From the years 1983 to 1989, it was possible to get pretty much anything released on VHS. And here's the proof: Woodchipper Massacre, a horror/comedy with the mentality of a slow child, the wit of a wet dog, and the production value of a backyard barbecue. I get that the mega-low-budget and ultra-amateurish approach is meant to be diverting (or even amusing), but it's like that old joke about watching someone else's home movies: nobody wants to do it.
The plot is a lot like Don't Tell Mom the Babysitter's Dead, only with less comedy and a bit more carnage. Three ultra-dorky kids are left alone with their mean, rotten aunt while Dad heads off for a business meeting. After an painfully extended series of scenes in which the aunt behaves like a truly evil old bitch, the youngest kid accidentally stabs her in the gut with a huge hunting knife.
But instead of calling the cops and explaining the whole stupid affair, the three kids (get this) decide to dismember the old woman's body, freeze the chunks, and then feed 'em into a big woodchipper in the backyard. And then a few minutes later, a scummy cousin shows up and threatens to kill the kids if they don't give him money. That guy also ends up inside the woodchipper.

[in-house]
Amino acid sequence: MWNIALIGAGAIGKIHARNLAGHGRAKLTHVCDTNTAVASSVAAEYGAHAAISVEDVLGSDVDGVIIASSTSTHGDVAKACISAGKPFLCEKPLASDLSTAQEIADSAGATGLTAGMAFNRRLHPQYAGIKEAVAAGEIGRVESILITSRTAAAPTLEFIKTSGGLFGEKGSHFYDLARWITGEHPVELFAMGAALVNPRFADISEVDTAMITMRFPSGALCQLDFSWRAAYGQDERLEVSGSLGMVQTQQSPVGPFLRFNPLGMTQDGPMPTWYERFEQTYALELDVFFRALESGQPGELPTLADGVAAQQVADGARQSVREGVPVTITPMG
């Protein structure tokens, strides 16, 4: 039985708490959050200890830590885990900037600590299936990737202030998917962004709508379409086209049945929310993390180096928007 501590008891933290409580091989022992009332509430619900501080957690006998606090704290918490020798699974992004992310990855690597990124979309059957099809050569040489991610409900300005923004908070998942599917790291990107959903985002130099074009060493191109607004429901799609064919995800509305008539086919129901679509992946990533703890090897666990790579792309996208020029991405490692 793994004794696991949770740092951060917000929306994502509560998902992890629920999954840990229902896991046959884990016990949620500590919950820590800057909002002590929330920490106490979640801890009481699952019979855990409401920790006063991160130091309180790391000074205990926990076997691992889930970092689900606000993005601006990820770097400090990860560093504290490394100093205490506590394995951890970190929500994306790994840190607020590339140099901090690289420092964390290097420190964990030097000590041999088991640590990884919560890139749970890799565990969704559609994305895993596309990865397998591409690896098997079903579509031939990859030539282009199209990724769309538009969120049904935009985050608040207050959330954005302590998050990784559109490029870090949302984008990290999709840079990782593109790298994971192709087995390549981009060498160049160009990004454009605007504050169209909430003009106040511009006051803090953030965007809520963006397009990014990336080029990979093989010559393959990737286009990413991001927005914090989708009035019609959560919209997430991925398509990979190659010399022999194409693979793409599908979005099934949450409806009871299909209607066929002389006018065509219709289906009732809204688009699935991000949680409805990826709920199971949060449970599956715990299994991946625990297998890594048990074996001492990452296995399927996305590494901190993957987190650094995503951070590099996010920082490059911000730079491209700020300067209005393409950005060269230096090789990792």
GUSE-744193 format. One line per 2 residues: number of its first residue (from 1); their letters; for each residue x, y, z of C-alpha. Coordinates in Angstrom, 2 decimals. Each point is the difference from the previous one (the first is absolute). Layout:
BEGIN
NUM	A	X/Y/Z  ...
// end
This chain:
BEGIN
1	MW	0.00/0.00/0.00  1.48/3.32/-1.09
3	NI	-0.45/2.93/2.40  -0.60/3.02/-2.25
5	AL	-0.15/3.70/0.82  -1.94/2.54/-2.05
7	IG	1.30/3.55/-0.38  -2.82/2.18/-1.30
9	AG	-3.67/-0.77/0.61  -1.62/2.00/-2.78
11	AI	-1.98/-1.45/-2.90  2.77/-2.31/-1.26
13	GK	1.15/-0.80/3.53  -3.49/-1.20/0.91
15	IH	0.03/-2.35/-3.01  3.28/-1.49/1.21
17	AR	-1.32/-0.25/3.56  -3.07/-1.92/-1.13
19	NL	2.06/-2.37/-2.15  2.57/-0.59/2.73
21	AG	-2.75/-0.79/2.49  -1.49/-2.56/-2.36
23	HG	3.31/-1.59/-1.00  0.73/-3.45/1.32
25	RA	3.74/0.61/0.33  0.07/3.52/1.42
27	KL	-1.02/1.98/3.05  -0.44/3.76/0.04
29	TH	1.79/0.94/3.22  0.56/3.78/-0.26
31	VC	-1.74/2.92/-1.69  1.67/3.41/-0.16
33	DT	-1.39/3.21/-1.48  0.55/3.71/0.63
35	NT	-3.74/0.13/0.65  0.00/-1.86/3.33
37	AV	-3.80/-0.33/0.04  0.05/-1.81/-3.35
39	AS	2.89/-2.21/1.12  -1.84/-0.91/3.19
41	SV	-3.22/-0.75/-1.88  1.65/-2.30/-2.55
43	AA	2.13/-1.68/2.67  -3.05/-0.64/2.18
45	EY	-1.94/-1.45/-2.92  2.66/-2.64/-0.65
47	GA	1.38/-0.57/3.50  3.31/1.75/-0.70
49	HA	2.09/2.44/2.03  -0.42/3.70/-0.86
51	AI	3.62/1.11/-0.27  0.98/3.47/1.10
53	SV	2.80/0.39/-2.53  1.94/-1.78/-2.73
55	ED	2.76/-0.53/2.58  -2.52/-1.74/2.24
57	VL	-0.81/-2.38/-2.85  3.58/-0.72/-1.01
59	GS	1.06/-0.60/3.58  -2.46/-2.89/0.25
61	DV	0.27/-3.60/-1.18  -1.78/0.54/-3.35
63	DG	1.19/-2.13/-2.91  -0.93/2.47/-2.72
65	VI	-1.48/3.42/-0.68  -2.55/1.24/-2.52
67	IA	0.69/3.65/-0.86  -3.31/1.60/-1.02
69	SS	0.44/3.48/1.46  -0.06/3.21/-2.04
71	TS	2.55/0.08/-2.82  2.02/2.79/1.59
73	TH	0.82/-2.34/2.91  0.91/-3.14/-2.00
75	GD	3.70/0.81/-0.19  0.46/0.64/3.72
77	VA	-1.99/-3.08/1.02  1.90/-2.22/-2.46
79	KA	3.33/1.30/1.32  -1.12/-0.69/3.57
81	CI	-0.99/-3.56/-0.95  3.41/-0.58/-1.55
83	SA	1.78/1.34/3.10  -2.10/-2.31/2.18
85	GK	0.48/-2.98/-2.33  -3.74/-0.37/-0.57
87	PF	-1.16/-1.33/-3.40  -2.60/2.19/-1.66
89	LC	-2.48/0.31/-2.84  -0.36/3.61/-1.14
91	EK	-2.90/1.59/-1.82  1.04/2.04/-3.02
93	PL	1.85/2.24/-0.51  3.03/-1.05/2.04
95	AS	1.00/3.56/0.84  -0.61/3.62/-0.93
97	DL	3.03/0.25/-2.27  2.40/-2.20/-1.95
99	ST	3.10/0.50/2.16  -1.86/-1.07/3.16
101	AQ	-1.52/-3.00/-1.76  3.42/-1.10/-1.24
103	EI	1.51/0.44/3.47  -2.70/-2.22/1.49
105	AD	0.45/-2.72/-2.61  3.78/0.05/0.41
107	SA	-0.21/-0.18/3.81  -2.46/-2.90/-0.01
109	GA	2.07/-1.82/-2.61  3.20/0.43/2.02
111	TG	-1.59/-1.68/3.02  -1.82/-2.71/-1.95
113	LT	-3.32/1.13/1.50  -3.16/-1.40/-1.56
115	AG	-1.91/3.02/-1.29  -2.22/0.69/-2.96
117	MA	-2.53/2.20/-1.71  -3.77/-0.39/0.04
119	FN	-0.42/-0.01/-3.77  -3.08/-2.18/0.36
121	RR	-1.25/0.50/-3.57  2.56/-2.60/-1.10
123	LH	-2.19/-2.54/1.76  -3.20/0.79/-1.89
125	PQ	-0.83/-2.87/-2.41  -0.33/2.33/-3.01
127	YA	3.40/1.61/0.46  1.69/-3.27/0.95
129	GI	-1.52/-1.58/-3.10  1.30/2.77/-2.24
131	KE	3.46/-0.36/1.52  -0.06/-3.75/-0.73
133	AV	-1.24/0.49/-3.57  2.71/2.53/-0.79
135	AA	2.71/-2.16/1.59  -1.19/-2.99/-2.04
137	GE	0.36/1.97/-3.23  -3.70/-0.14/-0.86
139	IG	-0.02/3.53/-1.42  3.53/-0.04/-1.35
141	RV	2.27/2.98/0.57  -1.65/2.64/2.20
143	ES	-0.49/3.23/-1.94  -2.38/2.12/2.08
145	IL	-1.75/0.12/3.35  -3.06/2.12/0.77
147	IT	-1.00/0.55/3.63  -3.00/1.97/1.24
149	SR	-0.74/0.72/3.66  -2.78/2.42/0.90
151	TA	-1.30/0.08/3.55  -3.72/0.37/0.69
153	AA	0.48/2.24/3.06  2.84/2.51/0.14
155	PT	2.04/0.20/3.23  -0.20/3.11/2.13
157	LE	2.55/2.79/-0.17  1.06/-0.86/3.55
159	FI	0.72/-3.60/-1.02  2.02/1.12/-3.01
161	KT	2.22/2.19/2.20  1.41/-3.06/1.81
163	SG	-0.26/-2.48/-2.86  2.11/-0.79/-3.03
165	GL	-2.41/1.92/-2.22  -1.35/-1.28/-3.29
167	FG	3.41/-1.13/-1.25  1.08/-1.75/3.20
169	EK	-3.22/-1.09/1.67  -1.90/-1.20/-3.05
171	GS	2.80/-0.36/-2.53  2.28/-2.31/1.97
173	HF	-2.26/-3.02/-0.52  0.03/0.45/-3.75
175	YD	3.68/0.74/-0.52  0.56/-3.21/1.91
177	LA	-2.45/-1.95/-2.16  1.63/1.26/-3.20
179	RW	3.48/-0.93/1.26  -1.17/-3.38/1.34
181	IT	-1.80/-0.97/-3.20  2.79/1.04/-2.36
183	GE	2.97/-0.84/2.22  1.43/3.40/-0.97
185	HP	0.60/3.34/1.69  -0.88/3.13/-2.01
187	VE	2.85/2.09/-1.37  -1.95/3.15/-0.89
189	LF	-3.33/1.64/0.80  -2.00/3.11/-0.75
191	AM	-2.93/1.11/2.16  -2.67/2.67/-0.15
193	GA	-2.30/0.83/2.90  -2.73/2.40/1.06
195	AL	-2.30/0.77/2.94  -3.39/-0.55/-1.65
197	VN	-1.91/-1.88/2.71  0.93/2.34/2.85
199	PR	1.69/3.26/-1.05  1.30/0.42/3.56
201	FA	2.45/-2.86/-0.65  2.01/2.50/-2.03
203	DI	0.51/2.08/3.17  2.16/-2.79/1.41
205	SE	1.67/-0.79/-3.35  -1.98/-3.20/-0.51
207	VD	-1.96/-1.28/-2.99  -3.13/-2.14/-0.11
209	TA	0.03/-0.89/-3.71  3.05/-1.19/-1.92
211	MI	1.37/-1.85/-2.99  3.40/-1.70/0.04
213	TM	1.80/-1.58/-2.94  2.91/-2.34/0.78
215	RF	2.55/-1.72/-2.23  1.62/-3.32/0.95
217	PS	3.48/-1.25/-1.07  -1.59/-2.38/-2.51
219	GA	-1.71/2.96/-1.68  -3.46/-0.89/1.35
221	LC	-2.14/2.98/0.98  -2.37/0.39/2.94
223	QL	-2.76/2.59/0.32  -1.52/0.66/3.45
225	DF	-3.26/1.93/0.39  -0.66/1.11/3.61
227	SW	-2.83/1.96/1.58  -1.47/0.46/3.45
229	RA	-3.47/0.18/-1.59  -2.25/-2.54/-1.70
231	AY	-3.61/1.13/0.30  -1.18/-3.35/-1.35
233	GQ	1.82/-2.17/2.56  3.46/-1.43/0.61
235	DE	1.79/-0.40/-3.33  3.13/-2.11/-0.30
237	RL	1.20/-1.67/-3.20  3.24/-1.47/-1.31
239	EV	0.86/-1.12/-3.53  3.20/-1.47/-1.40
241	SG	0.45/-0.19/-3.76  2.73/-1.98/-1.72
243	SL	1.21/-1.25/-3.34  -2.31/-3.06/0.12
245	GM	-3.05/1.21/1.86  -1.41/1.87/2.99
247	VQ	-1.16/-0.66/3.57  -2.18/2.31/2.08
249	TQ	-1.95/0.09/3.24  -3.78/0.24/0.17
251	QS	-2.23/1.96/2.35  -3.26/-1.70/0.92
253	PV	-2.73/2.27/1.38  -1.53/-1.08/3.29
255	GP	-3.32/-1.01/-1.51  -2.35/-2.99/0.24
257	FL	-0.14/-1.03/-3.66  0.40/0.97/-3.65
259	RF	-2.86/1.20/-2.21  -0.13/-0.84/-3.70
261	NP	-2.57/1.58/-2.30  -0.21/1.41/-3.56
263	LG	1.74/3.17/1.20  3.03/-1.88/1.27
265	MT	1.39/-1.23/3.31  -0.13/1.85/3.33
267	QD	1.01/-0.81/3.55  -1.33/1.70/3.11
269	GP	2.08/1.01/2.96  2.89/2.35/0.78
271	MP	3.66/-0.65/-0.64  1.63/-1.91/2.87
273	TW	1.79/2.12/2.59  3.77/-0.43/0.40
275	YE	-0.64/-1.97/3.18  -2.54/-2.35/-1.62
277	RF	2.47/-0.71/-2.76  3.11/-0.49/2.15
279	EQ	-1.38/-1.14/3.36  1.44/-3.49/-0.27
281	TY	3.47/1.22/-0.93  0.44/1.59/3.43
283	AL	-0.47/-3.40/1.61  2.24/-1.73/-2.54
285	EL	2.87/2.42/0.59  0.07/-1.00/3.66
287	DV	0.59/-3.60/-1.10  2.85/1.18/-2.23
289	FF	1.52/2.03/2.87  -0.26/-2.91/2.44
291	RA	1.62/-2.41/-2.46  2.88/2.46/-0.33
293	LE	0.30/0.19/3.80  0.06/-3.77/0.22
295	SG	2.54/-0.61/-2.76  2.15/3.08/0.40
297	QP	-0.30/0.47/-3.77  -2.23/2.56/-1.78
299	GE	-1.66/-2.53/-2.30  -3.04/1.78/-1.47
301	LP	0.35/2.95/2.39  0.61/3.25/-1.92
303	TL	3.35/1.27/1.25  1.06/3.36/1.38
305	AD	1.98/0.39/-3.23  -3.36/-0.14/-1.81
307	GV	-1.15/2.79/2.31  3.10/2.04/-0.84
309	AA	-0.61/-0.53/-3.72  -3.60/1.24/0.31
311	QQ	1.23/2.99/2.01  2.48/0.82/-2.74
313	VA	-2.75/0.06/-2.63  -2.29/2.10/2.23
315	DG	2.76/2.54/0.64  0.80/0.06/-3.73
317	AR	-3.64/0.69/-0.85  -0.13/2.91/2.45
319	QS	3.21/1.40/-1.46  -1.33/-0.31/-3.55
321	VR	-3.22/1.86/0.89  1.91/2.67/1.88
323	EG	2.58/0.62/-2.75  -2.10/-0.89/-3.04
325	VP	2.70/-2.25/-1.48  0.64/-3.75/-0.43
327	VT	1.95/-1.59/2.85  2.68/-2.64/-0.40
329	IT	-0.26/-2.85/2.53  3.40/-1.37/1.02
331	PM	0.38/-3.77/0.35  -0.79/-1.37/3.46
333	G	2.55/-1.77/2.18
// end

Entirely bereft of scares, humor or even a good healthy dollop of gore, Woodchipper Massacre is what happens when some guy from Connecticut thinks of a potentially juicy movie title -- and then builds an entire movie around the words "woodchipper" and "massacre," using a budget of about $400 and a camera leased from Rent-a-Center. Camp value is one thing; Woodchipper Massacre is just plain old boring.
That's pretty much the whole thing in a nutshell, only I don't have the vocabulary one would need to describe how tacky, cheap and tiresome the thing actually is. At first the VHS vibe of the flick seems a little cute and kitschy, but once you've spent about 15 minutes with these kids, you'll want to throw your entire DVD player into a freakin' woodchipper.
Audio/Video: The fuzzy full-frame transfer is everything you'd expect from a homemade movie like this: Ugly. Audio is delivered in DD 2.0.
Extras: Writer/director/star Jon McBride provides an audio commentary via phone, but it took me only about 10 minutes before I realized that, what the hell, he actually takes this movie kinda seriously. He actually seems to think it works as a dark comedy! Now that's funny. Still, McBride seems like an affable enough guy, even if I'd rather sit naked on an anthill than suffer through his movie again.
There's also an amusing 14-minute retrospective interview piece in which some of the old cast & crew members discuss the "after school" production, a 13-minute director interview (which is actually pretty solid), and a stills gallery.
After sitting through the whole of Woodchipper Massacre you'll no doubt find yourself wondering how a movie this amateurish could ever find distribution. Hint: It's the title.